Autism school closes, public schools blamed

Due to a financial collapse, Coupeville-based Wintros Academy was forced to shut down last Friday, ending its short-lived status as Washington’s first school specifically for children with autism.

Founders of the academy say local school districts are partly to blame after months of failed talks with special education departments. It’s a problem a spokesperson with the state Office of the Superintendent of Public Instruction (OSPI) called “common.”

In order for Wintros to receive state funding, it first needed sponsorship by a school district to be certified as a non-public agency, instead of a private school. But no Whidbey school district would sign on.

“A district would need to extend their liability to the school, which is where problems can start,” Doug Gill of OSPI said.

Special education departments typically contract with non-public agencies when they can’t meet a particular student’s needs, said Gail Cleveland, Special Education director for the Oak Harbor School District. An example would be a deaf child requiring services from a school for the deaf.

The state money given to the district follows the student to the new school.

“We’re saying that we can provide an appropriate education, so we don’t need to pay for anyone to do anything differently,” Cleveland said.

Oak Harbor schools offer autistic and other special needs children individual education plans based on an evaluation by a school psychologist, occupational therapist, educator and parents, Cleveland explained.

Last February, Charity Winkler, founder of Wintros Academy, first voiced concerns to public school staff about her daughter Sierra’s program.

“The only way to overcome autism is to work with a child one-on-one and give them intensive speech and occupational therapy,” Winkler said. “They weren’t willing to do that. If you put Sierra in a room full of children without aid, she won’t do anything unless you nudge her on.”

For an alternative, Winkler and friend Brandi Matros created Wintros Academy to help children on the autism spectrum. They promised one-on-one education and planned to partner with Whidbey General Hospital for therapies.

Children from North and South Whidbey were soon pulled from the school districts and enrolled in the new program. Funding was limited because each new student required the school’s owners to hire another peer educator, so Winkler began talks with local special education departments.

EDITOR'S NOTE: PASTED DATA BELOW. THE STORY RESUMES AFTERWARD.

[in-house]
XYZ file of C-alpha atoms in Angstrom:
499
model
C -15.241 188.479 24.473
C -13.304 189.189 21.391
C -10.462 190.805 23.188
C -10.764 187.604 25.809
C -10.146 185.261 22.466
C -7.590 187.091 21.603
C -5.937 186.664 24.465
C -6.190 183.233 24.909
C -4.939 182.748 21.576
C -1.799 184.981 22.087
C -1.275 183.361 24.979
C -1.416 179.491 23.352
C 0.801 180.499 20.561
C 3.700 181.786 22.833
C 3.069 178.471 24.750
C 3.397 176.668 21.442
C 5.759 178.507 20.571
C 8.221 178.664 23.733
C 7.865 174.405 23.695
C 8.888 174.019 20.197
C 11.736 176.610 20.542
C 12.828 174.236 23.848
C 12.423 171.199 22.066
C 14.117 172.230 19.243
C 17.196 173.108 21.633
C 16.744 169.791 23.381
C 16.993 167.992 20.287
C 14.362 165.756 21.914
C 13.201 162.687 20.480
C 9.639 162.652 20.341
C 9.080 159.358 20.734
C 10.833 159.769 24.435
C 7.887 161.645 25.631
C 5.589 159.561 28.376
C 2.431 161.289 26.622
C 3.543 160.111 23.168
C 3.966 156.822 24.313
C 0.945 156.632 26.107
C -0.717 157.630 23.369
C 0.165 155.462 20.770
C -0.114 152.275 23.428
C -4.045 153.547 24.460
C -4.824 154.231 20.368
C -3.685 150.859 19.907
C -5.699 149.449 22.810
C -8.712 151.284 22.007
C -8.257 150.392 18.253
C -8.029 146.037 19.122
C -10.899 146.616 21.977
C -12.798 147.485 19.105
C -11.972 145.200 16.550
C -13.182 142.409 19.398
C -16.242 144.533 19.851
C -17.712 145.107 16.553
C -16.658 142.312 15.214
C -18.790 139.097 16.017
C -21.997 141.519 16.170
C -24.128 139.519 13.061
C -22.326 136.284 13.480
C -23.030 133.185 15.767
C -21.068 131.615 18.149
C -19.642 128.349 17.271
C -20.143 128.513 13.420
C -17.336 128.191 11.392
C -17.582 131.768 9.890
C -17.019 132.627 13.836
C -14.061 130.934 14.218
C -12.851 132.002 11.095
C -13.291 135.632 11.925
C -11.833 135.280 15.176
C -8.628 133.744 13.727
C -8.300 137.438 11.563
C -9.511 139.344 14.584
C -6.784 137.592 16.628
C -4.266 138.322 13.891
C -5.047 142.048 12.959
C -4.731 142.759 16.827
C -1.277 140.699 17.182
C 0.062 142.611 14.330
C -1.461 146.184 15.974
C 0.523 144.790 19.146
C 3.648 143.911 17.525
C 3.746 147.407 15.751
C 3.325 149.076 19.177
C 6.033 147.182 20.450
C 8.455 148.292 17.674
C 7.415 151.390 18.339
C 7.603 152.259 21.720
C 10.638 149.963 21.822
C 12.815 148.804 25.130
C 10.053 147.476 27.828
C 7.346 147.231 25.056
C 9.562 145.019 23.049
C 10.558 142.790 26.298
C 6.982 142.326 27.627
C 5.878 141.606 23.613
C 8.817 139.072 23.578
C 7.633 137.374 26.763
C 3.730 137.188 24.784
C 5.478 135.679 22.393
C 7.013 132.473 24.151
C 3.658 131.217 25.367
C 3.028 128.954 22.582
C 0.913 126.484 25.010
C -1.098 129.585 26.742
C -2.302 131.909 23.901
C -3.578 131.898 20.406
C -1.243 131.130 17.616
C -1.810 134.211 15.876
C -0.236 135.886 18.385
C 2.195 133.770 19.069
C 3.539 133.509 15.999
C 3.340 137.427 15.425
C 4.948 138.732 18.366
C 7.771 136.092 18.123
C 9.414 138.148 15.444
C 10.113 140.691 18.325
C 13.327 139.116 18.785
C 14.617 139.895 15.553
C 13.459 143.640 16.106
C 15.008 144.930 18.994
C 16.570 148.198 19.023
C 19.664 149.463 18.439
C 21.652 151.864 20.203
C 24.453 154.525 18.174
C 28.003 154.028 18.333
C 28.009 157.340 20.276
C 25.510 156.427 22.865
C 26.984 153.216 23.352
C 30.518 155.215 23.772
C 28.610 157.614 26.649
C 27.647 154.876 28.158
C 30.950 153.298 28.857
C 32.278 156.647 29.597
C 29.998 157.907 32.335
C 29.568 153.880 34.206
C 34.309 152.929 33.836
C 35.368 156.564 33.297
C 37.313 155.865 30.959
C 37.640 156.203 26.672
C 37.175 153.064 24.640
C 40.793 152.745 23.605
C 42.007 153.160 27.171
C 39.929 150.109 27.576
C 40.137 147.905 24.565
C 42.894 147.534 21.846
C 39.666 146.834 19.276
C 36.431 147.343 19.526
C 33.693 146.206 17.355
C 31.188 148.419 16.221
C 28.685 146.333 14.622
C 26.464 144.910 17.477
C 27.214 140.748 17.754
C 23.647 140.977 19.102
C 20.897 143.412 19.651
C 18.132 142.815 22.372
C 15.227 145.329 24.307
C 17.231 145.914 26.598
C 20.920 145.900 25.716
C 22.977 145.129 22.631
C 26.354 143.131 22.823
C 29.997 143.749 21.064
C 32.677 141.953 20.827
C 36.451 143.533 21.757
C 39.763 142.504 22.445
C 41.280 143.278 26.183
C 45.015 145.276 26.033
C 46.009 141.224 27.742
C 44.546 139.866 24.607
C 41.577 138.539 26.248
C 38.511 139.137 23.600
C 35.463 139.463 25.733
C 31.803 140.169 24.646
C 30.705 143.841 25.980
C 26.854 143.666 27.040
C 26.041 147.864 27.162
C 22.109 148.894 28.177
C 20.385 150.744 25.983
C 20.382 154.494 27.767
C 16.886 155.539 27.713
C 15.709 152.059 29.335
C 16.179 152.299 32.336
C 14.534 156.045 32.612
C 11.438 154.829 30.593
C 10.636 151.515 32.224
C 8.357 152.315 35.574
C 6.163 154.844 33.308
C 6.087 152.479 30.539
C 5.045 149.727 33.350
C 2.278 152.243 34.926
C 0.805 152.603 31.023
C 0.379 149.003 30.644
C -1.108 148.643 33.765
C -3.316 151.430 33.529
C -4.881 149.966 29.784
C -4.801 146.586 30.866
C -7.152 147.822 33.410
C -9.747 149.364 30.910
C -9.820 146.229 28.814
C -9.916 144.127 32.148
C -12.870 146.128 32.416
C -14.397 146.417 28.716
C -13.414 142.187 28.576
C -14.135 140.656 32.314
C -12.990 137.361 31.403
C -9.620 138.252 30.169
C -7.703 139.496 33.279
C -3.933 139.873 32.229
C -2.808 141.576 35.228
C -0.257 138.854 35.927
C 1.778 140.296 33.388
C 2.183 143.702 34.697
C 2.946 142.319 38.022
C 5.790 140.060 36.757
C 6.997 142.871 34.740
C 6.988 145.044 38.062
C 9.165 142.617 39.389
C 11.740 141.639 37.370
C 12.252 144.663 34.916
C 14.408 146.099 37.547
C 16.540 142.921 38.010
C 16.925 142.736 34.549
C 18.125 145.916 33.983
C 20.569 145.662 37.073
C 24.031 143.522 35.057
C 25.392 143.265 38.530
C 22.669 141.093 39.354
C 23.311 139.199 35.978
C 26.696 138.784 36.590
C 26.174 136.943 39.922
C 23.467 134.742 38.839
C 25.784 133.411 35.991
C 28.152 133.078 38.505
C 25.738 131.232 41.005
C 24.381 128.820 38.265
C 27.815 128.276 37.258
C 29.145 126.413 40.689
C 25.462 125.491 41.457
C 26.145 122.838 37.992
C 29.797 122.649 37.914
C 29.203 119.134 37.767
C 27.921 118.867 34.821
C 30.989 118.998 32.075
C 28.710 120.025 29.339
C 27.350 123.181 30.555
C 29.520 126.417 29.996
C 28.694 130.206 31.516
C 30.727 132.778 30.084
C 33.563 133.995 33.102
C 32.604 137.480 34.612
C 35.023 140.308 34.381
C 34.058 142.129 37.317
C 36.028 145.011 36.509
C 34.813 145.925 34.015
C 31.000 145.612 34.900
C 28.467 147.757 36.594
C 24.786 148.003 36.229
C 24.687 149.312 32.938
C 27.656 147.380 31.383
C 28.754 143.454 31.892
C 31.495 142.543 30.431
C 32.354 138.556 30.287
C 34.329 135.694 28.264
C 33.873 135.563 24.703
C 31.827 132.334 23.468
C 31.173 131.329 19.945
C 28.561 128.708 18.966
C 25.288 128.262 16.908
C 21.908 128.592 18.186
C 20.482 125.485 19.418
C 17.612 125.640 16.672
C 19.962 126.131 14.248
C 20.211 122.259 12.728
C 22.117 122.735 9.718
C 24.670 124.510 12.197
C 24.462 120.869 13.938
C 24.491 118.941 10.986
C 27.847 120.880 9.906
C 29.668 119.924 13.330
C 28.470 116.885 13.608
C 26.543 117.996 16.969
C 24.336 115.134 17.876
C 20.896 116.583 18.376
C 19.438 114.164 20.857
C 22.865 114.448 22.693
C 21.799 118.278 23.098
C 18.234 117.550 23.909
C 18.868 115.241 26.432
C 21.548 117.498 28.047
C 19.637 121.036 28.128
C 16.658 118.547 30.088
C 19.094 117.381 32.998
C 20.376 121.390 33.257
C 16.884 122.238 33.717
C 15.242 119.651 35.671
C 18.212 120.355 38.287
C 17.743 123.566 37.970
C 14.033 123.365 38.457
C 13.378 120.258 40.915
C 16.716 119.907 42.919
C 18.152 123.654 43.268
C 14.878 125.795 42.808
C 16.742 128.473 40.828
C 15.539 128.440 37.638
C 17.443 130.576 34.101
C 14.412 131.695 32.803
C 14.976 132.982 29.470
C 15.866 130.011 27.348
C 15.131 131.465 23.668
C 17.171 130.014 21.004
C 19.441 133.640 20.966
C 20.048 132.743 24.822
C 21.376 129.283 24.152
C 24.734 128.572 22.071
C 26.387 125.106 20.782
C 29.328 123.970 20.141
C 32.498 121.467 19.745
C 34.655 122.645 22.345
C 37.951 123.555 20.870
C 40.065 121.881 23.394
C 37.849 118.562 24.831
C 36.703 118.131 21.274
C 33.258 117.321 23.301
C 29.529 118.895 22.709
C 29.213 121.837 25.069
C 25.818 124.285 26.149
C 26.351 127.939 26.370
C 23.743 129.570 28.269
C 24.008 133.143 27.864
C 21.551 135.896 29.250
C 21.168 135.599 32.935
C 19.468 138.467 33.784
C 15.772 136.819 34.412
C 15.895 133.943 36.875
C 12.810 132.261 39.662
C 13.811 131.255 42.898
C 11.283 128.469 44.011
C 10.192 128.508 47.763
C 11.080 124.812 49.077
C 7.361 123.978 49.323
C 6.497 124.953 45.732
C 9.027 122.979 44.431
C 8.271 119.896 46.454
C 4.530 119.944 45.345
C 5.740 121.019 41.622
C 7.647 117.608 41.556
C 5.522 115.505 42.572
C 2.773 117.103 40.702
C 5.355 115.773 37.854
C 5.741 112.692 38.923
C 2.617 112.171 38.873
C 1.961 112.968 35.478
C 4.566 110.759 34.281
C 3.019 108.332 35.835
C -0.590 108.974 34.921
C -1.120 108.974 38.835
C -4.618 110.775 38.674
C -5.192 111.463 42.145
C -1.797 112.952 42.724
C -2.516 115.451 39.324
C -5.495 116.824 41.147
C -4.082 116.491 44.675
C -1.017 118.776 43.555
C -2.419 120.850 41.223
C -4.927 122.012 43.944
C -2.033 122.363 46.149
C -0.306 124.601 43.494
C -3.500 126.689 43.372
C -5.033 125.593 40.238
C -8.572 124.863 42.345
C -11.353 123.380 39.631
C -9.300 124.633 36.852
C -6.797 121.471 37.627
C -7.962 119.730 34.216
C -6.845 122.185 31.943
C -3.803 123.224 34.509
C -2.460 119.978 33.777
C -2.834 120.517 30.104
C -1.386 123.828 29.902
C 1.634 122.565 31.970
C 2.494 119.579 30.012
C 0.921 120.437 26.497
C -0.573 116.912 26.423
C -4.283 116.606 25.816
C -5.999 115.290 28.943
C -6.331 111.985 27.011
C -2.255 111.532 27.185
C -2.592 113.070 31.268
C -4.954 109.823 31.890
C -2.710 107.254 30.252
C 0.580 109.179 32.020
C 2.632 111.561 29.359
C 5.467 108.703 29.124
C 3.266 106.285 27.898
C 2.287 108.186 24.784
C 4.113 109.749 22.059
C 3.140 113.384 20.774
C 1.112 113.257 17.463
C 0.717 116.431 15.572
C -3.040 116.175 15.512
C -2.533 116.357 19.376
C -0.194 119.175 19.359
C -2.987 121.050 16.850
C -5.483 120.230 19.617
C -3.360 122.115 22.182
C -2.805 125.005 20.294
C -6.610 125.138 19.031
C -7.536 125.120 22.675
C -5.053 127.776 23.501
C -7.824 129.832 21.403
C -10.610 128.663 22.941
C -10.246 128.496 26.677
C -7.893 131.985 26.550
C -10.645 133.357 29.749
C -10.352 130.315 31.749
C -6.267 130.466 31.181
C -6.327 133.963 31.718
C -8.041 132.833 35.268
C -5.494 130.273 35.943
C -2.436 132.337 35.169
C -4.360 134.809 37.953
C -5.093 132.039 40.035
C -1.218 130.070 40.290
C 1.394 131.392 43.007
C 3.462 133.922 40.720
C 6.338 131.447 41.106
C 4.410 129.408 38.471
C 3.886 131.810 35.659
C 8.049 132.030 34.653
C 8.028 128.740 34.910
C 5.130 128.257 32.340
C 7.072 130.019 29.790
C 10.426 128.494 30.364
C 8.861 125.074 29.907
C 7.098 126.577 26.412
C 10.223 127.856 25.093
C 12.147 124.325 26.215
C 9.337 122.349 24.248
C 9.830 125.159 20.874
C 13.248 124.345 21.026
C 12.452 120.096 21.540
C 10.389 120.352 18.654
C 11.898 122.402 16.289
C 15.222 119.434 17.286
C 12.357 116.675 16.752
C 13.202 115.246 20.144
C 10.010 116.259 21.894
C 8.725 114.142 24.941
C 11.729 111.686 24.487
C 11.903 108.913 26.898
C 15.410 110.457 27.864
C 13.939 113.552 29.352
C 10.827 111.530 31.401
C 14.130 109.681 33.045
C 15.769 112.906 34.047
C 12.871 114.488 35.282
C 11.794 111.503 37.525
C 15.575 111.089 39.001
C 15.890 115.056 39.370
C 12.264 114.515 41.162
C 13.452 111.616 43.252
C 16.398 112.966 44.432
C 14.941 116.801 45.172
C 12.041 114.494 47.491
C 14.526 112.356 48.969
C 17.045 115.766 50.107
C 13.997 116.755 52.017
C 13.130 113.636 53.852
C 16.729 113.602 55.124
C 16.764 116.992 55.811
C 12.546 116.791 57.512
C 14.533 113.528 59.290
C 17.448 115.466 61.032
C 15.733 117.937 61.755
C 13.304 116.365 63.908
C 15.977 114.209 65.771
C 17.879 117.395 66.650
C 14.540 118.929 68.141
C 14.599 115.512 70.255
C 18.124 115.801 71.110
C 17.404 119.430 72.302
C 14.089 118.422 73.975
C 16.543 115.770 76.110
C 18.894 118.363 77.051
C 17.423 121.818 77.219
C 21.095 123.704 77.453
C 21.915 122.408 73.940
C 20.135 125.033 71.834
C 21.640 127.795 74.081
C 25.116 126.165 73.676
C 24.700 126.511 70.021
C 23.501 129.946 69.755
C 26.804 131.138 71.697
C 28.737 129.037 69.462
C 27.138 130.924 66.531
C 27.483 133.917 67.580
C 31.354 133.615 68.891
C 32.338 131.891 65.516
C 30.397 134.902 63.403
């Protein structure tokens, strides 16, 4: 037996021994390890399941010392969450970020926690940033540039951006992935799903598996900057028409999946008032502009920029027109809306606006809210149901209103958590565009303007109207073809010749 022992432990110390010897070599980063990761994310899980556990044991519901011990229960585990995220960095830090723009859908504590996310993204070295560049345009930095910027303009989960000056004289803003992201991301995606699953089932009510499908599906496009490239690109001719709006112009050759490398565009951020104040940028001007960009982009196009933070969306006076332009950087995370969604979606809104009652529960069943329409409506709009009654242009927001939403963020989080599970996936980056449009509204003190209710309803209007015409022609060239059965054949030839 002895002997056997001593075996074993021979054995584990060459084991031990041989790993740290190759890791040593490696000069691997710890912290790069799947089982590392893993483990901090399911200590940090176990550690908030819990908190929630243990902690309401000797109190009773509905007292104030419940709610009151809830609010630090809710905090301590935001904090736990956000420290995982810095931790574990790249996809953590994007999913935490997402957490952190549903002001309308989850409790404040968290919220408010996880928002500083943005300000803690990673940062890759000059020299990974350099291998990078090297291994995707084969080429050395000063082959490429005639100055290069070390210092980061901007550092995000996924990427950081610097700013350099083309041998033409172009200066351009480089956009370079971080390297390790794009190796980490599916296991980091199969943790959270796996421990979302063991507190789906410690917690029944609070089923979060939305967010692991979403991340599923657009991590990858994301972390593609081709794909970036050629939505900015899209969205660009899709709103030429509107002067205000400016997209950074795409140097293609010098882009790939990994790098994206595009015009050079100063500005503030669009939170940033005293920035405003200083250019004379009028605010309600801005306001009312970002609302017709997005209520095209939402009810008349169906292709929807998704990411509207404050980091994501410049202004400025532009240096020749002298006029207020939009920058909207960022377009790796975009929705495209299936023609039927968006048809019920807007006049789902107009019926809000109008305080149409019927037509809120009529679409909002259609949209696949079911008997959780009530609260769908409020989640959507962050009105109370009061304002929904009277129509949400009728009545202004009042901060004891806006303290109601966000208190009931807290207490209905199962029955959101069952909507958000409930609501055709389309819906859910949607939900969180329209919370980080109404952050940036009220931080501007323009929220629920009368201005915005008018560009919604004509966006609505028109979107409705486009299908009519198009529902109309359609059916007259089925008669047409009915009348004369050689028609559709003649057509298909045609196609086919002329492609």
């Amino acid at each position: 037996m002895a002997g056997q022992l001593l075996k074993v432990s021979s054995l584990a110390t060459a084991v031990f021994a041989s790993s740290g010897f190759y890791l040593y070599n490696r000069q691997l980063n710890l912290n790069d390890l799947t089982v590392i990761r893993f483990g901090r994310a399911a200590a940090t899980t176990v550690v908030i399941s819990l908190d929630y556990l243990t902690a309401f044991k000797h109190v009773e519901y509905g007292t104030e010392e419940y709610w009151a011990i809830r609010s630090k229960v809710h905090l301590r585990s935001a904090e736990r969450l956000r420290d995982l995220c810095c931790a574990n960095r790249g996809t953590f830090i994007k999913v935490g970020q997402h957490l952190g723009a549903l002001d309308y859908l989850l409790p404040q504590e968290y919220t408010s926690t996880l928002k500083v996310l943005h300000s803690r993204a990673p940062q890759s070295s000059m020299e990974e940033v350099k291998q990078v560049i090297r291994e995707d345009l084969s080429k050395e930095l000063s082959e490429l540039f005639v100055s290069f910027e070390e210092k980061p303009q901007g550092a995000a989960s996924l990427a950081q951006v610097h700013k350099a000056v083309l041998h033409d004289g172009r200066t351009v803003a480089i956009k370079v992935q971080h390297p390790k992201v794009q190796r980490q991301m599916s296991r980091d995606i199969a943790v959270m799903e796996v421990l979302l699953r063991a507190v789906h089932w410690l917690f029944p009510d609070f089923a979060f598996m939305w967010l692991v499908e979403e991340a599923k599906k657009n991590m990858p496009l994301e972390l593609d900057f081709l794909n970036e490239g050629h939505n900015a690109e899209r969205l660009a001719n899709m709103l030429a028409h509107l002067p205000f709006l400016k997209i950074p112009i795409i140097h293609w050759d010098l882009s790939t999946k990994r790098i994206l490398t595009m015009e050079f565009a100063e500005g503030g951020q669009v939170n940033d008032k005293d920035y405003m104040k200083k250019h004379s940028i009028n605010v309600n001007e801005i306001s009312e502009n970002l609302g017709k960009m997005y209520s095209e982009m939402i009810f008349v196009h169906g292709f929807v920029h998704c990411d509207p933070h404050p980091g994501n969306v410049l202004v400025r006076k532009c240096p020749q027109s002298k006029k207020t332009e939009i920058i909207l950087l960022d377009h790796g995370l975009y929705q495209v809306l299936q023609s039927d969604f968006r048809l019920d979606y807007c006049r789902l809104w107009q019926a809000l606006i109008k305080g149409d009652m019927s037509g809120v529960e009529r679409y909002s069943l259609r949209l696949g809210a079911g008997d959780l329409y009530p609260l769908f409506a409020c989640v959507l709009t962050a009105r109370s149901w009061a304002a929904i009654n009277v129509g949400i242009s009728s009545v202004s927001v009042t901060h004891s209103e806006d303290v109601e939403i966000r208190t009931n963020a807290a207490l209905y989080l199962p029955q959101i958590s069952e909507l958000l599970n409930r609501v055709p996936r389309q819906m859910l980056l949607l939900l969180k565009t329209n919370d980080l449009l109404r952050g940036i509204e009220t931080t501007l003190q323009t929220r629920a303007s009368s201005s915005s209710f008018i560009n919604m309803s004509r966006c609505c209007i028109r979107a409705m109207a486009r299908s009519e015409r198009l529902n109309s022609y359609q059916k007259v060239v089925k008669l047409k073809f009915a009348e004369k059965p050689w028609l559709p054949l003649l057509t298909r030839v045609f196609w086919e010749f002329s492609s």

She described the communications as a flurry of excuses, and said the districts “have been fighting us from the start.”

One reason for denial given by Cleveland and Mike Johnson of the South Whidbey School District, was that Wintros was not an approved private school on the OSPI Web site.

A spokesperson from OPSI said Wintros has been certified for almost a year, but it wasn’t listed online yet.

“In any case that shouldn’t matter,” OSPI spokesperson Nathan Olson said. “A school doesn’t need to be certified as private to gain sponsorship.”

Winkler said that she was never given a candid answer as to why Wintros was denied help from the public school districts.

“I’m assuming they don’t want to give up the money,” Winkler said. “If they put us under, then our children would have to return to school and they would get the money.” Public schools receive added state money for each student who attends.

South Whidbey’s Johnson contends that Wintros founders didn’t appear to have a good business plan and gave little evidence that they could provide a stronger program.

“They hadn’t begun running yet, so there was no data for their performance. It was all on paper,” Johnson said.

The OSPI’s Olson said that if a school argues it can provide better resources for students, the buck stops there. Districts are not required to investigate alternative programs.

Parents can individually take legal action in a dispute resolution process if they feel their child isn’t being adequately served, but there is little recourse for the school.

“I don’t want people to go to court over this,” Winkler said. “That seems like a nightmare.”

One option for school founders if they want to reopen Wintros is to “district shop.” Sponsorship can come from any school district in the state, Olson said.

Winkler is talking about finding additional grant money, talking to investors and taking public donations.

In the meantime, many of her students are going back to public schools.

Winkler said she is disappointed with local school staff and the non-public agency process, which allows districts to “hold all the cards.”

“As long as schools meet the bare minimum of what’s required and have a pair of eyes on them, they can deny us. I don’t want my child to just exist, but to excel,” Winkler said.

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